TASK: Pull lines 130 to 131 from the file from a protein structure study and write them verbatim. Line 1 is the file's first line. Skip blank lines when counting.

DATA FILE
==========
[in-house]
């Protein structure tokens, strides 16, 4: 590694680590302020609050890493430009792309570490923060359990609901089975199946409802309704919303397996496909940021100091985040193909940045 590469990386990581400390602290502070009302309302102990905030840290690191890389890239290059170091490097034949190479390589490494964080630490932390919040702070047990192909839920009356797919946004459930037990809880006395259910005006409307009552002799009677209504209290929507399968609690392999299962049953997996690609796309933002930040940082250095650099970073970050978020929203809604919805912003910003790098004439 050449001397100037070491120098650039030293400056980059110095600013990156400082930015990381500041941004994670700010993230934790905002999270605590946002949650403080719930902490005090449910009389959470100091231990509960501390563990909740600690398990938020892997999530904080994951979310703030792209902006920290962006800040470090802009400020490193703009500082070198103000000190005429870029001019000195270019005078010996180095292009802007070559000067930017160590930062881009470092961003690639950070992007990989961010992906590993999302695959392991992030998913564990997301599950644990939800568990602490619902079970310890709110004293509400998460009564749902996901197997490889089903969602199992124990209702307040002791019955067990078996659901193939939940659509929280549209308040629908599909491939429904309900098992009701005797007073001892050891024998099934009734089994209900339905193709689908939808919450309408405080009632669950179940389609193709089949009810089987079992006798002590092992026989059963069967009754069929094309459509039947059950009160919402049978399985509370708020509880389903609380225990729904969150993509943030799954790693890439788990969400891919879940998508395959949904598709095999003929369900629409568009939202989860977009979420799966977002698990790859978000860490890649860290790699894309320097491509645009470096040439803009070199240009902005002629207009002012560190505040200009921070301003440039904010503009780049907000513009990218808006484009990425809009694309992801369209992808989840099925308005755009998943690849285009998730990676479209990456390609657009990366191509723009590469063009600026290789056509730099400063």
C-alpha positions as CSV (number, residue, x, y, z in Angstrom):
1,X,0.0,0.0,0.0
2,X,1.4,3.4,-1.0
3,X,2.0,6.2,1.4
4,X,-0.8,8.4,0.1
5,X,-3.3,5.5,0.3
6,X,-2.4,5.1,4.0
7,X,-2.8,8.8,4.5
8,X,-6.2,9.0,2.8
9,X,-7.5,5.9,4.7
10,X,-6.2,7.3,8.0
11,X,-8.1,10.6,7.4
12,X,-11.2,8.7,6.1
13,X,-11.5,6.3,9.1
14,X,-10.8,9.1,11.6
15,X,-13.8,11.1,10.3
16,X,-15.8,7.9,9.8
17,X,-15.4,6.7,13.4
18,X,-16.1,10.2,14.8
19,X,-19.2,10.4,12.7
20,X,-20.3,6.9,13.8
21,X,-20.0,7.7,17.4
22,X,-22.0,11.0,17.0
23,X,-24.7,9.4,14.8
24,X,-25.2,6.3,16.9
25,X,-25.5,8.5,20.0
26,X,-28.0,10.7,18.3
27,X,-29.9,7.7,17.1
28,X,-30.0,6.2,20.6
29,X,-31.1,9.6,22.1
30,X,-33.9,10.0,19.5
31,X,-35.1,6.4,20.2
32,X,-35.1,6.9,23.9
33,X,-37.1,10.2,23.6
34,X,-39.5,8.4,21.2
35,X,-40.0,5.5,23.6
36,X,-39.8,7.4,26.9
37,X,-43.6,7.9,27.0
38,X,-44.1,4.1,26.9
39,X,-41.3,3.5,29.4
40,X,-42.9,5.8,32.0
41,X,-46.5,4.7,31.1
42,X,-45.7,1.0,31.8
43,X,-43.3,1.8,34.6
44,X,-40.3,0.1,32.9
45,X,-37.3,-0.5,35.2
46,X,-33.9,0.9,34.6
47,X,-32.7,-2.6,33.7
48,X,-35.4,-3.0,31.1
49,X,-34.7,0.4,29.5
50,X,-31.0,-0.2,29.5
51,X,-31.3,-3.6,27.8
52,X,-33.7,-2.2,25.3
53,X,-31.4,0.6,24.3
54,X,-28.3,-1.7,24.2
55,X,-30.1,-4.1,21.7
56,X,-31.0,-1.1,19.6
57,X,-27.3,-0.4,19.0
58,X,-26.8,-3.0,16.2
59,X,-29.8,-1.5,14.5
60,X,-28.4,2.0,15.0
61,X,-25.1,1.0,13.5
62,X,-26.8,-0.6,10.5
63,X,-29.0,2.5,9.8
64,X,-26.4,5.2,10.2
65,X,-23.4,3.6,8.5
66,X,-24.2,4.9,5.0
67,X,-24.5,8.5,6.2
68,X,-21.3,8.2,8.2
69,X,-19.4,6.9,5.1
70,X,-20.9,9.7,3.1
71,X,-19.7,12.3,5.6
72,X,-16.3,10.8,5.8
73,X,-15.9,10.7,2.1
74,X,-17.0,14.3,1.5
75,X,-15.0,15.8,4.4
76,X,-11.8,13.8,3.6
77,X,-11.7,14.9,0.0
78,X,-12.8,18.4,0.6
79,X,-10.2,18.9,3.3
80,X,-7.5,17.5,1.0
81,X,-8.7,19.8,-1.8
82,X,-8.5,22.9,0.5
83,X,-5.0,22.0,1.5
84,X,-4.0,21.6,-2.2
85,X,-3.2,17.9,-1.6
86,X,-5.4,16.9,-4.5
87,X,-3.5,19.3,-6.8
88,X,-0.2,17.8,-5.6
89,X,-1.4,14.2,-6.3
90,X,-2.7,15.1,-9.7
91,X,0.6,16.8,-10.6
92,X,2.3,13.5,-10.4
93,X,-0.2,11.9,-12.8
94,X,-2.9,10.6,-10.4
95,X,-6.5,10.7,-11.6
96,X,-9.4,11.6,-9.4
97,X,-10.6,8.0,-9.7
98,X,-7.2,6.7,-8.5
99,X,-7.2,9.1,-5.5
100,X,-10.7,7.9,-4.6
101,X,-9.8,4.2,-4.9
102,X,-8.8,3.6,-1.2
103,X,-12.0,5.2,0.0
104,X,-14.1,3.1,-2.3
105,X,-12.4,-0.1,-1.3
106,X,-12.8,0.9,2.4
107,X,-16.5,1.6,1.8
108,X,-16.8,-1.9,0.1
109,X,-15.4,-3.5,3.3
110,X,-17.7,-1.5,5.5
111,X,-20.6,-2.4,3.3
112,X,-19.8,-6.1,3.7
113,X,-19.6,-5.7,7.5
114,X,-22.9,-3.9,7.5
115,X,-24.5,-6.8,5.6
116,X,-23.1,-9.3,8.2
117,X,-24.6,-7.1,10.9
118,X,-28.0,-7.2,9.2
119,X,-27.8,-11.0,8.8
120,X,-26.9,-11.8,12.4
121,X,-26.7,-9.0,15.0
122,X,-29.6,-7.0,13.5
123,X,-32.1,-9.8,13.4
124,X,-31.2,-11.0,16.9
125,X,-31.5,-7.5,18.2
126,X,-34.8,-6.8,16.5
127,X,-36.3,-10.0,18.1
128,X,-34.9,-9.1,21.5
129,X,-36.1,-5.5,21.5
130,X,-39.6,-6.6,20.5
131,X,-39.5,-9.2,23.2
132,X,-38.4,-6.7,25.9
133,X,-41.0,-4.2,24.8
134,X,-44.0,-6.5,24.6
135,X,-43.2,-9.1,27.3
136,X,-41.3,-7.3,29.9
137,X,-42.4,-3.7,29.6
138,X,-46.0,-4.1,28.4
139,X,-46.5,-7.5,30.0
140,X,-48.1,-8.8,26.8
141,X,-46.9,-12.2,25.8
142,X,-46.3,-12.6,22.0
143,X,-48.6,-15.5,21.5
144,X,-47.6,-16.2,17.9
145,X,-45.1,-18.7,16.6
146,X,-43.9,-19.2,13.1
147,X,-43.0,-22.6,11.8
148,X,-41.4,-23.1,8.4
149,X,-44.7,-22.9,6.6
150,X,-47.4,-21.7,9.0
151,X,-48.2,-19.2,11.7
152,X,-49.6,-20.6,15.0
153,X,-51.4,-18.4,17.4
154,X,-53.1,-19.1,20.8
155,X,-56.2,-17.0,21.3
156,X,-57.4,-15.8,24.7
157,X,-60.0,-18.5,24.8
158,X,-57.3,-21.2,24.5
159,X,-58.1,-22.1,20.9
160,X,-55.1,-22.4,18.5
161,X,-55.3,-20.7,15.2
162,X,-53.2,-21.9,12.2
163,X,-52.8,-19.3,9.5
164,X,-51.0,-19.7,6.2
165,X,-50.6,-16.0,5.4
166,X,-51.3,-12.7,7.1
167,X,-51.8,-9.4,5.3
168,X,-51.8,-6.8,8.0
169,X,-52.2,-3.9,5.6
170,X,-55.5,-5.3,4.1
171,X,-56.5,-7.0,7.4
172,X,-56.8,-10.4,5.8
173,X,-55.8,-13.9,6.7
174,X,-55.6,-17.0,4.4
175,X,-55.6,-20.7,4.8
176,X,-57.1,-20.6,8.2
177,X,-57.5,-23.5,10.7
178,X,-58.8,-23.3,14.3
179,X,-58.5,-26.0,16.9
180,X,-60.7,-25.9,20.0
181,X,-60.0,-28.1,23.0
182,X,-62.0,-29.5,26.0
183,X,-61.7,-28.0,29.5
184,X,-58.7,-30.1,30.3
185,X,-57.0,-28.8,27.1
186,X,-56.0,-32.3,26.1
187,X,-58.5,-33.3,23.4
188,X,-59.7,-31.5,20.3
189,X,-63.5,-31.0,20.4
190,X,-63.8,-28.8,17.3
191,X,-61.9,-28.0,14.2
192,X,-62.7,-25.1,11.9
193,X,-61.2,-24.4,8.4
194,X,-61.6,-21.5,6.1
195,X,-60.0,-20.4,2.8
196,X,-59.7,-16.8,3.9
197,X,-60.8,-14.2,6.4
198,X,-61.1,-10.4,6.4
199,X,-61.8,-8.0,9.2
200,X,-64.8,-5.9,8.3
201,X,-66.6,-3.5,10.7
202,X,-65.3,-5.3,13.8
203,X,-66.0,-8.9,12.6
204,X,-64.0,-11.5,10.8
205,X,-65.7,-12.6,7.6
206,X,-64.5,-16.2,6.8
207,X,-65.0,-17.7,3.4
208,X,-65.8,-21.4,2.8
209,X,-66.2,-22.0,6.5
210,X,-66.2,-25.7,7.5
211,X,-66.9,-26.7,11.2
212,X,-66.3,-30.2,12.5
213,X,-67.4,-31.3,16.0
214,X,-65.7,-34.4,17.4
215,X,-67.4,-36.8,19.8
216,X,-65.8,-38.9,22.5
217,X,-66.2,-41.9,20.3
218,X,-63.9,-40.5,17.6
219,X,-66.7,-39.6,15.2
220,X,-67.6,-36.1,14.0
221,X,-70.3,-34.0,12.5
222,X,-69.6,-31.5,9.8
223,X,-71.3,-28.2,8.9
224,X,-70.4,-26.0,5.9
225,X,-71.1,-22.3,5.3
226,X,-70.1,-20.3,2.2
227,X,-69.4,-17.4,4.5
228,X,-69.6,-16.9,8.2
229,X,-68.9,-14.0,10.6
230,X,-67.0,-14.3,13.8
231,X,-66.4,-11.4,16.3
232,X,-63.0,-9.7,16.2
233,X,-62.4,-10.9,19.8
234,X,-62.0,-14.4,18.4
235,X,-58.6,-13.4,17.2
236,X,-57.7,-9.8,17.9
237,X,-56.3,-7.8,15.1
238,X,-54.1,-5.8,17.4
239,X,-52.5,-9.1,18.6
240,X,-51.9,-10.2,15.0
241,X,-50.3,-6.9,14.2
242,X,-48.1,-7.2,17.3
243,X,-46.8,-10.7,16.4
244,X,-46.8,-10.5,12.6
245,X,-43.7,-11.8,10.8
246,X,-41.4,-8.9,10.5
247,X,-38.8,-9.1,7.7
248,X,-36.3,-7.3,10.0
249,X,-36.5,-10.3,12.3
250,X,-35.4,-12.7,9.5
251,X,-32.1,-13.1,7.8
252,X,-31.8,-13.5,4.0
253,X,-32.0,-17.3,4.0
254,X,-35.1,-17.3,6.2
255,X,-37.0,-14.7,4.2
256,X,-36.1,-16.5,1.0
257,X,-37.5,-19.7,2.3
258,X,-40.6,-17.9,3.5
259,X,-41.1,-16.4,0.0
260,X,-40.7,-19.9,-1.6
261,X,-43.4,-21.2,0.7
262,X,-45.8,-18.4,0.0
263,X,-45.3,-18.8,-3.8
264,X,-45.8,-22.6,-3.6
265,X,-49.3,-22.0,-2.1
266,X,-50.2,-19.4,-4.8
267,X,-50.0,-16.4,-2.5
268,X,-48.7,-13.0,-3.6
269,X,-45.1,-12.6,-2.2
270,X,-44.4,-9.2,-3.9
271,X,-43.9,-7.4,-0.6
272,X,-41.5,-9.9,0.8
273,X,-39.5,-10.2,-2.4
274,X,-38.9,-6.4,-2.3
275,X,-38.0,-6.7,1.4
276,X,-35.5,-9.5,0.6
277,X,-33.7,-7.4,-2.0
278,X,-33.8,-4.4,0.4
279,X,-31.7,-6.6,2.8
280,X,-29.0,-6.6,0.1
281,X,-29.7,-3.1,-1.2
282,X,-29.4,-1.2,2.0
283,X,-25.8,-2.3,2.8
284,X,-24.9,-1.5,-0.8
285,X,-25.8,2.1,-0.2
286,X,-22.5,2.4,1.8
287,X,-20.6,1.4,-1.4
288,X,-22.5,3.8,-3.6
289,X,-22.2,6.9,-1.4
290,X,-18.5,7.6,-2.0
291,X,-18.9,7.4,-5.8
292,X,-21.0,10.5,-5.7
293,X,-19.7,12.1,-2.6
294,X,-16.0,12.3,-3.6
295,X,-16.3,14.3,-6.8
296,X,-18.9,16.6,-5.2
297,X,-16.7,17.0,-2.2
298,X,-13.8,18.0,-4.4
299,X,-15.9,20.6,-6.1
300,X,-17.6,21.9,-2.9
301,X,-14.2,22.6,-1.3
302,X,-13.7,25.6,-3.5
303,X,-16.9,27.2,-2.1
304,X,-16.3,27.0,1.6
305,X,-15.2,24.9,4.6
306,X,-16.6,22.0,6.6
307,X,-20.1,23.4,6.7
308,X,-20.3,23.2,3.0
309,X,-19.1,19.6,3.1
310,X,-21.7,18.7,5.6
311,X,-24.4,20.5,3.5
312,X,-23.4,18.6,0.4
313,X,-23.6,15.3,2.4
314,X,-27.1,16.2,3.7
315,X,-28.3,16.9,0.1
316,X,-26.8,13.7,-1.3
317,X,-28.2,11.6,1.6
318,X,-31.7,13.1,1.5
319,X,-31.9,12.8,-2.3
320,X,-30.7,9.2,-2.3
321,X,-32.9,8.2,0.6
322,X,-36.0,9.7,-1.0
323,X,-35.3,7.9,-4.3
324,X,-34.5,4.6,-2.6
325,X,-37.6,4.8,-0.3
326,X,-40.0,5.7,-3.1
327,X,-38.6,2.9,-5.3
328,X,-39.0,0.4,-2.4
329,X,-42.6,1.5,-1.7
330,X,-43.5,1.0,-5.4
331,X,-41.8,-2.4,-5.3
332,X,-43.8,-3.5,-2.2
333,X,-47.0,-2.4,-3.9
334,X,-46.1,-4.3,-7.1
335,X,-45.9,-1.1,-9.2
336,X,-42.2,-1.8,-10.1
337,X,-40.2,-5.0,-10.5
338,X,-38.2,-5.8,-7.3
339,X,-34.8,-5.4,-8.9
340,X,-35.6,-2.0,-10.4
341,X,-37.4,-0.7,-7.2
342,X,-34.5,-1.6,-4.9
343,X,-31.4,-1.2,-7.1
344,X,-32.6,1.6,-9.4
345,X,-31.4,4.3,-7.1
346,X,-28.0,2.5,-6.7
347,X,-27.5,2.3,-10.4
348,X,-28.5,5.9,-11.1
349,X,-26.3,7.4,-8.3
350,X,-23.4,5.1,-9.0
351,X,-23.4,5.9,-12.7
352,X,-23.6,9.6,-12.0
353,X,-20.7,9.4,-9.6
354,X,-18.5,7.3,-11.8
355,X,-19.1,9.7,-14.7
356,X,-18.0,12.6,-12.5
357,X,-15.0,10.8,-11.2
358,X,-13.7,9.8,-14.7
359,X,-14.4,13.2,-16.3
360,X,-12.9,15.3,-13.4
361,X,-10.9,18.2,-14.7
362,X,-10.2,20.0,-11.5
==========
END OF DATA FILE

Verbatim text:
127,X,-36.3,-10.0,18.1
128,X,-34.9,-9.1,21.5